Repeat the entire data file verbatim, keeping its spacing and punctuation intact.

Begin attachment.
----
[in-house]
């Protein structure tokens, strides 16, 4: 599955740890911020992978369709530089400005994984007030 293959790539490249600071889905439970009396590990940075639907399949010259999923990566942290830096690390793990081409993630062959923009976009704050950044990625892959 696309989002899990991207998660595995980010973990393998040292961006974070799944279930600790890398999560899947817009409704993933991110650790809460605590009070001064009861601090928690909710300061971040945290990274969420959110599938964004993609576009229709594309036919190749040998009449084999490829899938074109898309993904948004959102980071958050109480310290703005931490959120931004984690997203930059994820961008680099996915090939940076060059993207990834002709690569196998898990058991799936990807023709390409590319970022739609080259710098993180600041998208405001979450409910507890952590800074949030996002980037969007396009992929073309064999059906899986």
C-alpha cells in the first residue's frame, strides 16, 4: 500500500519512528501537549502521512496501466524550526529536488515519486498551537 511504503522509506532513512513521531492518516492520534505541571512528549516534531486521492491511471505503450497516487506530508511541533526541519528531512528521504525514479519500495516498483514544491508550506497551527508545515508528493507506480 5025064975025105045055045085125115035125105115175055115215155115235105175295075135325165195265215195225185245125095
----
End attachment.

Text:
[in-house]
């Protein structure tokens, strides 16, 4: 599955740890911020992978369709530089400005994984007030 293959790539490249600071889905439970009396590990940075639907399949010259999923990566942290830096690390793990081409993630062959923009976009704050950044990625892959 696309989002899990991207998660595995980010973990393998040292961006974070799944279930600790890398999560899947817009409704993933991110650790809460605590009070001064009861601090928690909710300061971040945290990274969420959110599938964004993609576009229709594309036919190749040998009449084999490829899938074109898309993904948004959102980071958050109480310290703005931490959120931004984690997203930059994820961008680099996915090939940076060059993207990834002709690569196998898990058991799936990807023709390409590319970022739609080259710098993180600041998208405001979450409910507890952590800074949030996002980037969007396009992929073309064999059906899986």
C-alpha cells in the first residue's frame, strides 16, 4: 500500500519512528501537549502521512496501466524550526529536488515519486498551537 511504503522509506532513512513521531492518516492520534505541571512528549516534531486521492491511471505503450497516487506530508511541533526541519528531512528521504525514479519500495516498483514544491508550506497551527508545515508528493507506480 5025064975025105045055045085125115035125105115175055115215155115235105175295075135325165195265215195225185245125095